7. Too much noise or light

The environment where you sleep plays a big role in your quality of sleep. For instance, you may have trouble sleeping at altitude, or when there’s noise or light coming through your bedroom window. Perhaps your partner snores or your alarm clock puts off a bright red light. Making efforts to change your environment and limit noise and light in your bedroom may help you sleep. 

How to go to sleep

While conditions like sleep apnea require a doctor’s attention, other reasons for why you can’t sleep can be helped with a few good habits. Here’s how to fall asleep fast and improve your quality of sleep. 

How to fall asleep fast 

Learning how to fall asleep fast can sometimes feel like magic. However, while there is no one-size-fits-all remedy for everyone, there are a few tips that can help you relax and increase the chances of falling asleep fast.

  1. Go to sleep and wake up at a consistent time
  2. Take a warm bath or shower
  3. Read a book
  4. Avoid your phone or computer
  5. Focus on breathing properly

Your sleep environment also plays a pivotal role in your ability to fall asleep as well. Create the right environment with these steps: 

  • Leave technology out of the room and avoid it during your wind-down time
  • Make sure the room is dark or wear an eye mask when going to sleep and dim the lights for an hour or so before bedtime.
  • Reduce noise as much as possible; this may mean wearing earplugs or using a white noise machine to block distracting sounds.
  • Set the right temperature. Cooler temperatures, around 65 degrees Fahrenheit, typically promote better sleep. 

After sticking to a bedtime routine and creating the right environment, quiet your mind as you try to fall asleep. If anxiety is keeping you up at night or your mind is racing with thoughts of work or your to-do list, it can be helpful to direct your attention to something else. You can do this through meditation, deep breathing, or counting. 

How to get better sleep 

While a health condition may be at the root of your sleep troubles, you may be able to get better sleep by making a few simple lifestyle changes.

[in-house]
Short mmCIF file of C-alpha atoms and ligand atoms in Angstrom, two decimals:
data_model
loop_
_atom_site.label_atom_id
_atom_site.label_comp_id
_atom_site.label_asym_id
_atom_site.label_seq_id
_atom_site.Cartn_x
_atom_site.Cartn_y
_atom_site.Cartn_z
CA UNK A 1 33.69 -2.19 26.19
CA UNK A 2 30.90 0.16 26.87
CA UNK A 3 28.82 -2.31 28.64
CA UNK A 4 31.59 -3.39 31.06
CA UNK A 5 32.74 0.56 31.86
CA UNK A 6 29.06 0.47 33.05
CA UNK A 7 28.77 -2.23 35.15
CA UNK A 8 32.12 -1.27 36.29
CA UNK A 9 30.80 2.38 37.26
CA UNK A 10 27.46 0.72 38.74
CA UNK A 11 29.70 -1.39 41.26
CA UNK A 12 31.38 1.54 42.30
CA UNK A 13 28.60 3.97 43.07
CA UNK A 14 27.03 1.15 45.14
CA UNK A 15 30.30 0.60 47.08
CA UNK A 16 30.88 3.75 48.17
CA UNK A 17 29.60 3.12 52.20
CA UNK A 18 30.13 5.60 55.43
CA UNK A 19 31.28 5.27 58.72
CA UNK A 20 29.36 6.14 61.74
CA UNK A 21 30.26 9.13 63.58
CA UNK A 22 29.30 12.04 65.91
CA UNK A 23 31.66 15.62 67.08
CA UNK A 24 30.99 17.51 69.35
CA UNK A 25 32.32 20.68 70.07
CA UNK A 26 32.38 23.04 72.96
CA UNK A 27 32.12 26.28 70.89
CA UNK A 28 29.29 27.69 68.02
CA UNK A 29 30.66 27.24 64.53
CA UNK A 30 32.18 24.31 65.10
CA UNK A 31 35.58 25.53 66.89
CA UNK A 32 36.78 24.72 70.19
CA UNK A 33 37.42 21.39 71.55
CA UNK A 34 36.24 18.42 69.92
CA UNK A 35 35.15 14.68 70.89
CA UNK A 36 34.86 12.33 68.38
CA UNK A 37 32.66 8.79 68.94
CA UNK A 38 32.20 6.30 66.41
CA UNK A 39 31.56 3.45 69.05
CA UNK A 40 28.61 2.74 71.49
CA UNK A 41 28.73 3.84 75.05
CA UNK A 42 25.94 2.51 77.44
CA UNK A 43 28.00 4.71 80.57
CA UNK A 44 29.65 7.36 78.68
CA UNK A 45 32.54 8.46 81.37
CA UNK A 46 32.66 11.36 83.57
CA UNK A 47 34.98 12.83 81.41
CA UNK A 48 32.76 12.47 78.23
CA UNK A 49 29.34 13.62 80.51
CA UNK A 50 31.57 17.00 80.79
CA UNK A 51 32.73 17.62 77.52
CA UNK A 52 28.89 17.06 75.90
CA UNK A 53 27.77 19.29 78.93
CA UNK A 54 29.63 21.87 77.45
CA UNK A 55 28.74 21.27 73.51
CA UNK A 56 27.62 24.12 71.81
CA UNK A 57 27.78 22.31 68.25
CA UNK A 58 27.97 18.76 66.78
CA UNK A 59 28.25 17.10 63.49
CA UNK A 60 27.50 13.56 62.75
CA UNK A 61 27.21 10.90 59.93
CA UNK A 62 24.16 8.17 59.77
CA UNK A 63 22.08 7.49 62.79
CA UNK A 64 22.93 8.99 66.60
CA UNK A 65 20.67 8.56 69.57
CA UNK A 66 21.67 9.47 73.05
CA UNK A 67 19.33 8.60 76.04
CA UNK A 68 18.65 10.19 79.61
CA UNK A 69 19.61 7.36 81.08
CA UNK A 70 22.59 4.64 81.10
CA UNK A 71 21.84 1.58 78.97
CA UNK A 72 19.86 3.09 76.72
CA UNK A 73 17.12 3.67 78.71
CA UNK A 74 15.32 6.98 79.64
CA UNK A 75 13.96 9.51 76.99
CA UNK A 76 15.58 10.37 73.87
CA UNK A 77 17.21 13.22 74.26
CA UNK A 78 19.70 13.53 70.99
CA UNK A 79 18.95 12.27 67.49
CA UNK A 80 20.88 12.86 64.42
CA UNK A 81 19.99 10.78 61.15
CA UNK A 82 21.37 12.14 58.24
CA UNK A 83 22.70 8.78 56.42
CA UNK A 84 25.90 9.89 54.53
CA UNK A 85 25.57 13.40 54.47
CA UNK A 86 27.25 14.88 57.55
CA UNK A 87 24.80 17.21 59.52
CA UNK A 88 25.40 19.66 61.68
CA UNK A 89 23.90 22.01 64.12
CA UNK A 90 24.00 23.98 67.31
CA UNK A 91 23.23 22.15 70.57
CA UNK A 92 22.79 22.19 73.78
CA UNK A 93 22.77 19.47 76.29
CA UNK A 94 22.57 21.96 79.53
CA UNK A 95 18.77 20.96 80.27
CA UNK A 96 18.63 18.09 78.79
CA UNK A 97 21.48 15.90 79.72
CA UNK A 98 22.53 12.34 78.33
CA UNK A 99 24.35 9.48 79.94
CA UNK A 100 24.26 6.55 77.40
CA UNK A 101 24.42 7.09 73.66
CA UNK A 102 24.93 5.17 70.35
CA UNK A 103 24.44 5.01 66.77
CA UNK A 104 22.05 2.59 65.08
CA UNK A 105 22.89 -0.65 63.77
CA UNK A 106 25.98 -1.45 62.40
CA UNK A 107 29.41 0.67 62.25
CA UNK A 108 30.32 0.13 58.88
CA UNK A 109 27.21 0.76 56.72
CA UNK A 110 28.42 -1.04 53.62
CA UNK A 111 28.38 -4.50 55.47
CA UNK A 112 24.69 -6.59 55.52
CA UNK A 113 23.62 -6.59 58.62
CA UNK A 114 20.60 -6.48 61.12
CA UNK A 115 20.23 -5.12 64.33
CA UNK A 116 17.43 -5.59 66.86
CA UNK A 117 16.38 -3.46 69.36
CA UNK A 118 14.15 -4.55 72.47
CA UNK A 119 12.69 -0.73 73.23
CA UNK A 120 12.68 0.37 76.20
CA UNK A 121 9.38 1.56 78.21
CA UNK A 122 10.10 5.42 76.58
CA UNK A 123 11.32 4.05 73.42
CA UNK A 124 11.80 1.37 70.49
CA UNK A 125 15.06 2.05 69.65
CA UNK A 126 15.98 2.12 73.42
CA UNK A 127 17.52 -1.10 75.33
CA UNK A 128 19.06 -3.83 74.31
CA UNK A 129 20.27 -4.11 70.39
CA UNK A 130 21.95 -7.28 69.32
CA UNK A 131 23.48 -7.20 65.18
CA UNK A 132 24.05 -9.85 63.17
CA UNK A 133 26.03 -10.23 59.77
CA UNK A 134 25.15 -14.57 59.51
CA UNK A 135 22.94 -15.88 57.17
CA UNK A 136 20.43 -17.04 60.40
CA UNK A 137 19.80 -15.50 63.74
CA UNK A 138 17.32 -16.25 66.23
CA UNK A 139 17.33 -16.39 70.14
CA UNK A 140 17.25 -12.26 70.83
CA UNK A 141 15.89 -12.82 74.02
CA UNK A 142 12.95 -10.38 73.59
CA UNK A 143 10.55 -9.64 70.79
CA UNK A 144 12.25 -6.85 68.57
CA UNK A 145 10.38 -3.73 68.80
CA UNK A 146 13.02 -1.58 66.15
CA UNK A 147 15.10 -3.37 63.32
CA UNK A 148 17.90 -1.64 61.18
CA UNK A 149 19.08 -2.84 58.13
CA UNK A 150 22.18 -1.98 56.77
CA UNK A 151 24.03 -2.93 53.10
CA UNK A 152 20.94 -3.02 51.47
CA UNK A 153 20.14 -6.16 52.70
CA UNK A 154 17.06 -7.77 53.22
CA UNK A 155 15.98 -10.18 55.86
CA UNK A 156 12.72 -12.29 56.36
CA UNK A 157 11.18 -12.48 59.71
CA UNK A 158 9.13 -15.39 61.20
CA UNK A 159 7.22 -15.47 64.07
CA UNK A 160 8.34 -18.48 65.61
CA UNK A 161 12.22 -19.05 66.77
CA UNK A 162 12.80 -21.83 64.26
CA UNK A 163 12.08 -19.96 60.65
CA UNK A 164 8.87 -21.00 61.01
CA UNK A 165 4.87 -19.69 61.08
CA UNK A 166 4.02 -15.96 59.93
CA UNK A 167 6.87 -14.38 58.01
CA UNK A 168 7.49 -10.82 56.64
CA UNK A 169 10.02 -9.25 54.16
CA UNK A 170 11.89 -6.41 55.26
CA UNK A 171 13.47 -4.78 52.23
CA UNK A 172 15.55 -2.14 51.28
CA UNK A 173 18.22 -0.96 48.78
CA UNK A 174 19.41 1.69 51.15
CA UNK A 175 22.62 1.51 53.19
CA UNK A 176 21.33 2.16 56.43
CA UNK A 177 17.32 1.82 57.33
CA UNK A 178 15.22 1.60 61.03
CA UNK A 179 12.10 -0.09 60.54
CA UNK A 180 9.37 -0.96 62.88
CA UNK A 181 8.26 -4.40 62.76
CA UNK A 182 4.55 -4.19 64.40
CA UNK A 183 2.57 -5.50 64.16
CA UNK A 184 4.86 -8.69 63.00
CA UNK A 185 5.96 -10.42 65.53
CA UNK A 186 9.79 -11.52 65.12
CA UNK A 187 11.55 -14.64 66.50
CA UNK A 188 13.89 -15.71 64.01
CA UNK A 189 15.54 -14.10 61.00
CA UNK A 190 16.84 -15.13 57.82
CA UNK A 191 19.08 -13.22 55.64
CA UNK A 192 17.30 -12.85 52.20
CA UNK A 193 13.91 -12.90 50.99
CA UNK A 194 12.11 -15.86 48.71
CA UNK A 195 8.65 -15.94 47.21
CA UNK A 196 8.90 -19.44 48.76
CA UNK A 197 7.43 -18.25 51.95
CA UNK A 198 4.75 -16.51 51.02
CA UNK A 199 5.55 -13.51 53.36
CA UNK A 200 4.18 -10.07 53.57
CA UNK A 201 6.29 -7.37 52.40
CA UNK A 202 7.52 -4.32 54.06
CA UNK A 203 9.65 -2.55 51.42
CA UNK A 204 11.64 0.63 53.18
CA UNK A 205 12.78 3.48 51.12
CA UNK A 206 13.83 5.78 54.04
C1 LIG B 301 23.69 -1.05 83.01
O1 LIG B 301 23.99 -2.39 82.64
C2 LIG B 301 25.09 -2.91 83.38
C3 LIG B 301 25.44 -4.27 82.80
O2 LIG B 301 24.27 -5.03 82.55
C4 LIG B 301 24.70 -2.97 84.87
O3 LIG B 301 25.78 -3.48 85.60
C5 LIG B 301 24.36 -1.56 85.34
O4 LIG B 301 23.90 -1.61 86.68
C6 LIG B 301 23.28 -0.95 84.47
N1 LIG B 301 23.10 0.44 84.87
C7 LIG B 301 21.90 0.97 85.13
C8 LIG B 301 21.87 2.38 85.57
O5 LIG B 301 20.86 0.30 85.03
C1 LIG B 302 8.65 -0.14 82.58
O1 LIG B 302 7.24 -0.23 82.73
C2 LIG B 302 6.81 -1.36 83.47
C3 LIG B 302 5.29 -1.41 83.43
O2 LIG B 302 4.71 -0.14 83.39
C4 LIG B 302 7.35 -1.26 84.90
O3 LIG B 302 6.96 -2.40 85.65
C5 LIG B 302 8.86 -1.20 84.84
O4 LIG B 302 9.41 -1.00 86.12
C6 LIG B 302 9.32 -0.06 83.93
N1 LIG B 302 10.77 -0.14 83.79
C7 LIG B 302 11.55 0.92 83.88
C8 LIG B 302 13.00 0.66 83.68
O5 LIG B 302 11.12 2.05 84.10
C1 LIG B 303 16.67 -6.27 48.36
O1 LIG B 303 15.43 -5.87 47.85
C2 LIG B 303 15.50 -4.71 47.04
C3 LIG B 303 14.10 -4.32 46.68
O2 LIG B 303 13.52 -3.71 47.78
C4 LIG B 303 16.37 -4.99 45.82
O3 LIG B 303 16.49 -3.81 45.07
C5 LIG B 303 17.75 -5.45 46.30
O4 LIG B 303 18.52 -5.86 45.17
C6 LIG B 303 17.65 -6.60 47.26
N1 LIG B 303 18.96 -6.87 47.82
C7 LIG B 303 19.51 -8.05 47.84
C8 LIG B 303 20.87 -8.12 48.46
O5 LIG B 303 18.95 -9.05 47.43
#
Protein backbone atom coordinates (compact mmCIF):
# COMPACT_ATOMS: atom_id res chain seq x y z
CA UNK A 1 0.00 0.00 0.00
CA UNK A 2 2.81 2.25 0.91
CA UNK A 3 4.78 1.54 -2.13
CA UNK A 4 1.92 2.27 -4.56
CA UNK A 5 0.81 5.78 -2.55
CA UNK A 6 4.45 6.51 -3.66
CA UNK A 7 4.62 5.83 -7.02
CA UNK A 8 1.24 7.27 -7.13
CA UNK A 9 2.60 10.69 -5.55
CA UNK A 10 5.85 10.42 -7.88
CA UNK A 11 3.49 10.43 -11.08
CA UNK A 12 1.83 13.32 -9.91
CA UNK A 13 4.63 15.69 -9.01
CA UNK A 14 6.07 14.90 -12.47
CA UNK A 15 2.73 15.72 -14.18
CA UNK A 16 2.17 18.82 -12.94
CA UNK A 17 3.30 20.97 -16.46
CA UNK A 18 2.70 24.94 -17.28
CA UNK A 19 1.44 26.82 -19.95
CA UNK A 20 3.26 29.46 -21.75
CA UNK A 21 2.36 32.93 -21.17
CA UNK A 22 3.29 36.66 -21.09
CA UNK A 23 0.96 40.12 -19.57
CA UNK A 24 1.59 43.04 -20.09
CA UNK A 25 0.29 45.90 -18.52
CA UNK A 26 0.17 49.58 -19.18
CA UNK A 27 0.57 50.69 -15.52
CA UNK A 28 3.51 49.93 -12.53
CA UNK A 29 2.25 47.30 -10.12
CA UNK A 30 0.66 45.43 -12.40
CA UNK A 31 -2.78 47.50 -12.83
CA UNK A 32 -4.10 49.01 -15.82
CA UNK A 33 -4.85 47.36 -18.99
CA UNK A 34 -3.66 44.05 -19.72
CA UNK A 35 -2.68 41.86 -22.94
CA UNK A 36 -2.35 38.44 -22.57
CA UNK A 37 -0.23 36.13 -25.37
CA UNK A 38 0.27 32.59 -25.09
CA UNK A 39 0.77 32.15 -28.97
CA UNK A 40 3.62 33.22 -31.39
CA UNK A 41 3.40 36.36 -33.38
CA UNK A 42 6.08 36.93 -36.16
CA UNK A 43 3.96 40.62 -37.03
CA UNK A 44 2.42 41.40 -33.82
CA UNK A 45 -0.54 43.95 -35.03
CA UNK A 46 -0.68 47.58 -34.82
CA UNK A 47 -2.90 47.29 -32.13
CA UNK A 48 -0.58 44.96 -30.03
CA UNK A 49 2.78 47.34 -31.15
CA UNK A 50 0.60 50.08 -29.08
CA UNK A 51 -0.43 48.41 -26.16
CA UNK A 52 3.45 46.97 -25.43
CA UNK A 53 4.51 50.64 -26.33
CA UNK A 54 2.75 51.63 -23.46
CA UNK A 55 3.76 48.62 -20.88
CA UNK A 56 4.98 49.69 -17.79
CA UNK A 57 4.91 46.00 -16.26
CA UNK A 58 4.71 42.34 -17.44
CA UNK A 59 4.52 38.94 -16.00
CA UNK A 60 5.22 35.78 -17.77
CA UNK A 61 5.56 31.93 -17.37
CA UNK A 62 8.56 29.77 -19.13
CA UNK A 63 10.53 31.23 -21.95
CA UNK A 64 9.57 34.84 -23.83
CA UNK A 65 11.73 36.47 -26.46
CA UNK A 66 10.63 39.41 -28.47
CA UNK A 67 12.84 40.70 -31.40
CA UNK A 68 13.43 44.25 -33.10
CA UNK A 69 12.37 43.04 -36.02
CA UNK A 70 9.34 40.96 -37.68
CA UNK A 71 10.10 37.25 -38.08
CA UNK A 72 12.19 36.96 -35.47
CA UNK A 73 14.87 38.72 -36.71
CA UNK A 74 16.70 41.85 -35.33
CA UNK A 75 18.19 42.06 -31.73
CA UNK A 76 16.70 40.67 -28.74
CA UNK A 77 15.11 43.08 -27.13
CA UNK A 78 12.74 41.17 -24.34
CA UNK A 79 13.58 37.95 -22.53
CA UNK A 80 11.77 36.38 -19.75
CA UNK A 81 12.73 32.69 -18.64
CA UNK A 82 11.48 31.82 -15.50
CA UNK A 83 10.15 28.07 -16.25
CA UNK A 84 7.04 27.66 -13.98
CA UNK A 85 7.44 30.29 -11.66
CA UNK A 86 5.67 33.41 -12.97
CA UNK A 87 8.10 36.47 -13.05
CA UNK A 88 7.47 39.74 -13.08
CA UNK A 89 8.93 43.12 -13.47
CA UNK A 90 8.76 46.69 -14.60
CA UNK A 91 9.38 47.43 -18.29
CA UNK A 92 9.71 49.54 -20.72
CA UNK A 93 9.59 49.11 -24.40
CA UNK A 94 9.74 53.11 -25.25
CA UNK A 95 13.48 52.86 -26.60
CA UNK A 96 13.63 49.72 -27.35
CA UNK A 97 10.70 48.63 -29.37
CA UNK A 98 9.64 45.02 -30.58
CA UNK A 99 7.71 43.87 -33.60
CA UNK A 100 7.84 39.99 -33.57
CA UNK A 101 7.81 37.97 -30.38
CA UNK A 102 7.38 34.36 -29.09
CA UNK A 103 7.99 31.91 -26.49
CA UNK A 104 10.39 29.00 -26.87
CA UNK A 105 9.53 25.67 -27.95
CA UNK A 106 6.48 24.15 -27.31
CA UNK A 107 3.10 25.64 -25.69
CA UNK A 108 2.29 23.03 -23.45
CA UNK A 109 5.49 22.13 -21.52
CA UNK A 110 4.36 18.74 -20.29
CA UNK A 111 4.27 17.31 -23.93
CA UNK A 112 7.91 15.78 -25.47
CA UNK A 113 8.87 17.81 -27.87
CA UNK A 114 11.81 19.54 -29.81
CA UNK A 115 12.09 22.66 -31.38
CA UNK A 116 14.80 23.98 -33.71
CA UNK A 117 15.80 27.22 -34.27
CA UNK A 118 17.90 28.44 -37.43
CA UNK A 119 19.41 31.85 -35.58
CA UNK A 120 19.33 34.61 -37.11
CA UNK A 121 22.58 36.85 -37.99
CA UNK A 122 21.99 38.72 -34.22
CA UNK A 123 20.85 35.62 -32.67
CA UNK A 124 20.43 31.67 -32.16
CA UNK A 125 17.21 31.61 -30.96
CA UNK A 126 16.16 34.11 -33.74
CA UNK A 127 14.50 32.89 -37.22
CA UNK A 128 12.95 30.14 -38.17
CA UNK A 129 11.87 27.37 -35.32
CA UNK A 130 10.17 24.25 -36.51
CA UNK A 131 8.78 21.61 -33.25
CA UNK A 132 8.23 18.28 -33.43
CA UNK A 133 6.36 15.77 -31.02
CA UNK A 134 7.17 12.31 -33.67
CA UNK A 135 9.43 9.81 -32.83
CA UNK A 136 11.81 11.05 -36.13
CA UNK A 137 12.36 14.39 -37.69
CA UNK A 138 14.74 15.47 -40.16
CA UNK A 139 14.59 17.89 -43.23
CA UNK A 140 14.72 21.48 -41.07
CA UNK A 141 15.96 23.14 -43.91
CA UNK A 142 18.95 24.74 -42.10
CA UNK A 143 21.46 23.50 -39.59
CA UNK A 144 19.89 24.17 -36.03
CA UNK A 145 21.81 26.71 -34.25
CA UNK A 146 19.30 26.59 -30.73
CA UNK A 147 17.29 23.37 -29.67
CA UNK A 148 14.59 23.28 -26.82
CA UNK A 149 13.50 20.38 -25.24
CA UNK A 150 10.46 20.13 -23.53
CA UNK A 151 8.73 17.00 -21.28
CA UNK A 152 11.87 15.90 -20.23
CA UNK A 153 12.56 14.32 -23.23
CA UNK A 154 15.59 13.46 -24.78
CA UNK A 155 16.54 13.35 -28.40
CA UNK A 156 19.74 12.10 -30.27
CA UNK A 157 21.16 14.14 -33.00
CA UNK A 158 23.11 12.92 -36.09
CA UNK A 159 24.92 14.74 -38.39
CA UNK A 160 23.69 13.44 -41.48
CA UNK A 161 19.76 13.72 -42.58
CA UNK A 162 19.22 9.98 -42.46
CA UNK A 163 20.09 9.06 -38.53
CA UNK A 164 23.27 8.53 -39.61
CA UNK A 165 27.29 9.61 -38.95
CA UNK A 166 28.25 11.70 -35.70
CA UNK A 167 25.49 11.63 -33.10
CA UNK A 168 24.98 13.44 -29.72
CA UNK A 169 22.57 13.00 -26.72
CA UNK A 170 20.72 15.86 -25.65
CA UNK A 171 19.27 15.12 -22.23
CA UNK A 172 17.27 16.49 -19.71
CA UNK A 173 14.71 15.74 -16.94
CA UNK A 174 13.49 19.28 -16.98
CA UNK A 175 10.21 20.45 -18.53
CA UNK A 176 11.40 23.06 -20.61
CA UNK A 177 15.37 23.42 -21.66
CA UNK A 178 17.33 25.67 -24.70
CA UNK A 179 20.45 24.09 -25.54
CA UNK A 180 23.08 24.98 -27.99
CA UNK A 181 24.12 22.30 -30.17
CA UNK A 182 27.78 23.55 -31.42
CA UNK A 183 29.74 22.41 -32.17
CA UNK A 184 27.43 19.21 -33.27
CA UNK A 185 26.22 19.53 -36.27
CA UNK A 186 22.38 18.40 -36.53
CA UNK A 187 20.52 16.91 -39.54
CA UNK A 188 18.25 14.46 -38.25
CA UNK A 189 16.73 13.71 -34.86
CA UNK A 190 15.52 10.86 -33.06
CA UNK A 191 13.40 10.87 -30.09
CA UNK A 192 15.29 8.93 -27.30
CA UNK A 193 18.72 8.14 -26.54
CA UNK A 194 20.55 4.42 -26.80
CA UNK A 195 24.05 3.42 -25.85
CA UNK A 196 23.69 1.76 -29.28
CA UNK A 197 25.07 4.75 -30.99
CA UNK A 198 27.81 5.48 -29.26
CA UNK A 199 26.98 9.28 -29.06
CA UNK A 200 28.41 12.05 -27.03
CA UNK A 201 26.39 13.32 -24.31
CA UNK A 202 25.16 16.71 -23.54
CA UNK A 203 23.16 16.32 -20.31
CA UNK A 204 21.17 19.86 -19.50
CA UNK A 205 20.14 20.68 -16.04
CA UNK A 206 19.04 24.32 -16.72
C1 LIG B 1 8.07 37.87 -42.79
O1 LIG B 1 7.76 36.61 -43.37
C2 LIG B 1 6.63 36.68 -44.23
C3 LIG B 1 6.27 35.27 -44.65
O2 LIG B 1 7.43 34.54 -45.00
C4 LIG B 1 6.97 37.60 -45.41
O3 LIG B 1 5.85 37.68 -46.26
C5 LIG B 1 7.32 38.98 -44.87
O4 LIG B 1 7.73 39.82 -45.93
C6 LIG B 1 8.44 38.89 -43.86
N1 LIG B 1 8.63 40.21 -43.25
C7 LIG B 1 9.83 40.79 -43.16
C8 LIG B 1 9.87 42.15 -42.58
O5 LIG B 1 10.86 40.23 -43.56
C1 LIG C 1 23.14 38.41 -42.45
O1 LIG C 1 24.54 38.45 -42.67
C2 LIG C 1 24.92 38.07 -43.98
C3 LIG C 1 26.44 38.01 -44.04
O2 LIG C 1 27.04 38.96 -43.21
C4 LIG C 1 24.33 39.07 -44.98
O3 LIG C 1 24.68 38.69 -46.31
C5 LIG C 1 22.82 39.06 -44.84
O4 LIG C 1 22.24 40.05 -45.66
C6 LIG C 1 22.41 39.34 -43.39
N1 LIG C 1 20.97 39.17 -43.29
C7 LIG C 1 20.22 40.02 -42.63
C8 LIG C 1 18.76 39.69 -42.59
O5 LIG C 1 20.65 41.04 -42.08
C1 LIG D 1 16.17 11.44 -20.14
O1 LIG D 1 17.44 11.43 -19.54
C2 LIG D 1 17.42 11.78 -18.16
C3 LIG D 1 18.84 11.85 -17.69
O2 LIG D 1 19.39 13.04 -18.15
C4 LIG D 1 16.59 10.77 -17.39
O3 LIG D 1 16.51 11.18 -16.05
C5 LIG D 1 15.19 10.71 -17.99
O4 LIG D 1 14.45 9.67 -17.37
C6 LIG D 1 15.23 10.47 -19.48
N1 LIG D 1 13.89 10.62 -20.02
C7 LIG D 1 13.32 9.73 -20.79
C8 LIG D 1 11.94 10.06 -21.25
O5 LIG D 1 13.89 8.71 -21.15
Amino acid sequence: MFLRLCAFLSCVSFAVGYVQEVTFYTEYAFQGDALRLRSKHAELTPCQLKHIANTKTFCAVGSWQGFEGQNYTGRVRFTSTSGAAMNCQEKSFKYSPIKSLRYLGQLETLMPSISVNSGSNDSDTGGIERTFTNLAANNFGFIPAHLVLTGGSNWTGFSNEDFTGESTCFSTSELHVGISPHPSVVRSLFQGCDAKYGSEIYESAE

For instance, research shows that getting sunlight in the morning can not only boost your mood but also improve your sleep quality at night. A great way to benefit doubly from morning light is to get it while exercising as physical activity can also help you sleep. Whether you walk, jog, bike, or perform any other exercise outside, you can get exposure to light and physical activity at the same time. 

Another easy lifestyle habit to alter is how much caffeine you drink on a regular basis. Try dropping your afternoon coffee or drinking one less caffeinated beverage during the day. Hopefully, once you’re sleeping better, you’ll need less caffeine throughout the day anyway. 

When to see a doctor

As more and more research develops, the importance of sleep for good health becomes more and more clear. If you are struggling with chronic insomnia or think you may have sleep apnea, it’s a good idea to visit your doctor. They can help pinpoint the cause of your sleep problems and provide a course of treatment. If you think you may need medication to fall asleep, or that one of your medications is currently causing insomnia, it is also a good idea to consult your doctor. They can prescribe the best sleep aid for you or offer alternative options. 

Did any of these tips help you determine why you can’t sleep? Subscribe to our weekly newsletter and get more health tips and resources delivered right to your inbox each month.